How do you come down on this argument? Do think the projections of Facebook’s demise are greatly exaggerated or correct, and why?
The catch-all term for these platforms we use is social media. I’ve found that term isn’t something some clients can wrap their heads around. I’ve have better success telling them this new focus is on being social, connected, helpful and accessible using adaptive media tools. That helps them make the mental separation between the nuts and bolts (setting up profiles, learning platforms like Twitter, creating basic web presences and integrating into their existing on or offline spheres) and the actual effective use and forward thinking aspects.
Why adaptive media? Because in the end the platforms and applications are just tools, and they are adaptive. They require the user to adapt to a more inclusive set of societal rules, to get back into a communication mode instead of a sales or quota mode, to relearn how to be human even in promotion or business, more. They also adapt constantly, changing almost daily. Some live in a niche (Twitter), some fall out of fashion (MySpace) or lose funding or close for other reasons (TipJoy), some grow exponentially for a while only to begin to fade away (Friendster), some seem to eat the rest of the tools alive (Google), but in the end – they are only tools.
If you call it what it is and work on changing the midset behind the use of the tools, it’s easier to create an atmosphere where you can ride out the volatile nature of the social web and find growth no matter what happens to the tools you use to do it. The social mindset isn’t going anywhere, but it will become a more connected way of living and doing business that will outlast whatever tools you use to do it. Adapt in this age of adaptive media, and don’t trip yourself up by attaching yourself so firmly to one tool you can’t float if it sinks.
As someone who manually reviews each new follower profile to see what they are all about, I can attest to the importance of having a link in your bio. I know I am not the only one who is less likely to follow you back if I can’t see more information about you than a few tweets (And if you protect your updates and are not my social-media-paranoid real life friend, forget it. No follow.).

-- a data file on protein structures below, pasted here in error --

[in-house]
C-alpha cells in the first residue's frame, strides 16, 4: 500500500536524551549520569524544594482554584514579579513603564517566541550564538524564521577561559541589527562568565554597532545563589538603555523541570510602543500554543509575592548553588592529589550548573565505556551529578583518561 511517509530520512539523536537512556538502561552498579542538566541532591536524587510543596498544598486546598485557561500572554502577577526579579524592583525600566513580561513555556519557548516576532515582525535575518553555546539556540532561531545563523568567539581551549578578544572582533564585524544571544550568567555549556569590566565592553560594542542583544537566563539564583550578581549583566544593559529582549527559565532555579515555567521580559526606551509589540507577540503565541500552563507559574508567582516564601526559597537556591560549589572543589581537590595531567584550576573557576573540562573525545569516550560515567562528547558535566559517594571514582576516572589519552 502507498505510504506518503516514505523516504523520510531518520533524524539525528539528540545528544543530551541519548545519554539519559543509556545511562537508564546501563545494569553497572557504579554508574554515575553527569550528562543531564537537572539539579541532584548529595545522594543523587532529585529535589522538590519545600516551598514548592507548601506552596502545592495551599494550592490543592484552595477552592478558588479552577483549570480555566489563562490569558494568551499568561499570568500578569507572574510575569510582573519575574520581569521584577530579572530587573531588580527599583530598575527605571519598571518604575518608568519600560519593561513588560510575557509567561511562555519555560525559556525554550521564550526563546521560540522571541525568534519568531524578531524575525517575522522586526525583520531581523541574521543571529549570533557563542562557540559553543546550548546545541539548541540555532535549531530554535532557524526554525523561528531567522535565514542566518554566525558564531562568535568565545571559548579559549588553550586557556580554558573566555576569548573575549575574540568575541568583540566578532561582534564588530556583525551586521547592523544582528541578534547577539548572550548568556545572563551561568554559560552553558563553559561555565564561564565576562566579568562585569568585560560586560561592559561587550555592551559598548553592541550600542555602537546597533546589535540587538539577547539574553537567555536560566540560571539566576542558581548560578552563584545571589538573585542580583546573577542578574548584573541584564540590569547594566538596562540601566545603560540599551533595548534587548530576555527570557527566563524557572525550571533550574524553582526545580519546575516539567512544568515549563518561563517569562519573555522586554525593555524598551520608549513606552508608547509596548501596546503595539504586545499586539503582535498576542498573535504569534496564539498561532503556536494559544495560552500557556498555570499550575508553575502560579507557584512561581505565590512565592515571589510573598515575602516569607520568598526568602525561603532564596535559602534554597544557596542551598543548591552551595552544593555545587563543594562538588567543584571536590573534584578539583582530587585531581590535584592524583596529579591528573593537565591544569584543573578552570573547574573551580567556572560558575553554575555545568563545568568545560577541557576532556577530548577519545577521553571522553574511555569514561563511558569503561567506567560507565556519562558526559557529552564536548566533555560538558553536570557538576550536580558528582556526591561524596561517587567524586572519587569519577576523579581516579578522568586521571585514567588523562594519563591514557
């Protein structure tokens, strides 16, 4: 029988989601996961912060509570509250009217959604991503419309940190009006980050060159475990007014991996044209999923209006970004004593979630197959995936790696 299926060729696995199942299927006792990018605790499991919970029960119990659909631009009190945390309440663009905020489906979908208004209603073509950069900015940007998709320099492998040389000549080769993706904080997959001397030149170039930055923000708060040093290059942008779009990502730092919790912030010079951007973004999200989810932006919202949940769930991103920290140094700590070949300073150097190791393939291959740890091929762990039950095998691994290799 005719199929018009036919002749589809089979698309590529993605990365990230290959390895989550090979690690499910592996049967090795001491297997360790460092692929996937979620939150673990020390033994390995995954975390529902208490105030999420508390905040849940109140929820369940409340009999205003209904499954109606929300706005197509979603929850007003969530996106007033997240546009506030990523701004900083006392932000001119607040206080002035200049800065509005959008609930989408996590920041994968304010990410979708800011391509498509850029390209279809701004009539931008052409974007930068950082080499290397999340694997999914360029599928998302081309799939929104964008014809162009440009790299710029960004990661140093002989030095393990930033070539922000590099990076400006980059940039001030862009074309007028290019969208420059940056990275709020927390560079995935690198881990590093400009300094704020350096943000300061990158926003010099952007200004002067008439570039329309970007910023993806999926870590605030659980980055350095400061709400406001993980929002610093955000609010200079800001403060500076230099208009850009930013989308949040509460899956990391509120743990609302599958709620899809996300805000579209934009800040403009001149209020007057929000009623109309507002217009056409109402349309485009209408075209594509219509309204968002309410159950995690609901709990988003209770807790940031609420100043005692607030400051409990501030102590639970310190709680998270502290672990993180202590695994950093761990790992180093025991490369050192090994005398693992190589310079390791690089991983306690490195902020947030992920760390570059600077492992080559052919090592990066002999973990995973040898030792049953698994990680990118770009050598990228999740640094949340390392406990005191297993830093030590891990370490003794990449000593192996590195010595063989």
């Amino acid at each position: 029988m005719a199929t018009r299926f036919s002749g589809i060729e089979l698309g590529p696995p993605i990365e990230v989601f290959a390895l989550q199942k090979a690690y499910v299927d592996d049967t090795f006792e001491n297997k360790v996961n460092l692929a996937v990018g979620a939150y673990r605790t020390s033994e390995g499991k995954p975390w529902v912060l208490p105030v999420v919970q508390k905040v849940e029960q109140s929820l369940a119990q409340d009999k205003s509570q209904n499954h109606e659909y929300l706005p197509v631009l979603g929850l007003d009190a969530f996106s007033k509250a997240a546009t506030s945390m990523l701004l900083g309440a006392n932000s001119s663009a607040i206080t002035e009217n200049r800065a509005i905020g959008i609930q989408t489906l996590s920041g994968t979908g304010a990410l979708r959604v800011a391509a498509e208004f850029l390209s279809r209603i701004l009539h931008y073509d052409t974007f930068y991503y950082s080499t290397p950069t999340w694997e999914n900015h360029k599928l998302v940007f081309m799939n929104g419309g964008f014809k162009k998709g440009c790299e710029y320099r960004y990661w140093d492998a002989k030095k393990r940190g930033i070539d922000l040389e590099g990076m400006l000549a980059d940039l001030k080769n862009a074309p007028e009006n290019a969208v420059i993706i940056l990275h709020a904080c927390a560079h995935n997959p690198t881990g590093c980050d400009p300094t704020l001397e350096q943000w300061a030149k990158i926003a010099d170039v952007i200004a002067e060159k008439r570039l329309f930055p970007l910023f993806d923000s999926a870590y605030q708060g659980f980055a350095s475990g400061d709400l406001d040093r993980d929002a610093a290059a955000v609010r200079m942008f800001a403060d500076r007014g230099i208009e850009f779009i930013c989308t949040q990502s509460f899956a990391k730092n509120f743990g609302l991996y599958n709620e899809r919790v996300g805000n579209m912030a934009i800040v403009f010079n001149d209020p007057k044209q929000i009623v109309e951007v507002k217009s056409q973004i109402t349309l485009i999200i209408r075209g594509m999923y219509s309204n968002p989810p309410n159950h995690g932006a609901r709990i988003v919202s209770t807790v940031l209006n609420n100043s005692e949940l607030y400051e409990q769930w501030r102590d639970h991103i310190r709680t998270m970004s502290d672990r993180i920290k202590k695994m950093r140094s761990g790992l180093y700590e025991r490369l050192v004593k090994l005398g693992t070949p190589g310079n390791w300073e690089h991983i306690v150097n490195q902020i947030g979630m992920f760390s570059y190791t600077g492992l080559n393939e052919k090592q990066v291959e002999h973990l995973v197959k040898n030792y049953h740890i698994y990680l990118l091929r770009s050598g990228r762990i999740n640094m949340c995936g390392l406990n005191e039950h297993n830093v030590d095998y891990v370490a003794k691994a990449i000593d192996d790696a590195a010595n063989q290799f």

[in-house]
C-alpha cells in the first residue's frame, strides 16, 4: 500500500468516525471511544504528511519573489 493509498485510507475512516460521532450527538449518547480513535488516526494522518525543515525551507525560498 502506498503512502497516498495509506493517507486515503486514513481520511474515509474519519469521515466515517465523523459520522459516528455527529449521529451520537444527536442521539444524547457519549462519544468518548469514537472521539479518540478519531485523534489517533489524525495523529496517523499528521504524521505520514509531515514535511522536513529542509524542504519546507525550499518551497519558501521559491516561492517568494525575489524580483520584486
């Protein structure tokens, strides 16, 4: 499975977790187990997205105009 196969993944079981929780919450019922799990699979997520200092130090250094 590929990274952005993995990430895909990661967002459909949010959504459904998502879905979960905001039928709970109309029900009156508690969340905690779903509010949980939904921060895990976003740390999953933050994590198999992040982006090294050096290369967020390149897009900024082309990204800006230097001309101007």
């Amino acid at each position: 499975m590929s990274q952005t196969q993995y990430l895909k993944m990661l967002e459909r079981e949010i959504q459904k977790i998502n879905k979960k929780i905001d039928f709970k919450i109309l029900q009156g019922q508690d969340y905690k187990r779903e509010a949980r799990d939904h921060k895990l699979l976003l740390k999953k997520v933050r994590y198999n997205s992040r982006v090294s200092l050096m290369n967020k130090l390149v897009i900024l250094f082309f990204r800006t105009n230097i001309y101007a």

I use the link in your profile page to make decisions that your existing interaction level can’t answer. Others who are newer to social media use it to decide your trustworthiness and online value, or how interesting you are. Following someone has a bit of a cost to it as far as time – the landing page you link to in your profile let’s new followers know you are worth their time.
Many people panic when I tell them they need a link to a landing page. They don’t want to start a blog or host a web site. They don’t want to sell products online or fuss with a CMS system. They prefer more lightweight interaction online and don’t see the point in committing at that level. You know what? That is totally fine. Even so, you still need a place people can go to see another facet of who you are.
So how do you have a social media landing page if you don’t want to have a blog or web site? That’s easy – cross link to your other social media profiles, or to a social content site or social network instead.
Social content is probably the best way to handle the lack of a dedicated web site or blog. If you have a Flickr account for your photos, a Qik channel for short videos from your phone, or even something like an Utterli profile where you record your old, angst-ridden teen poetry, link to it.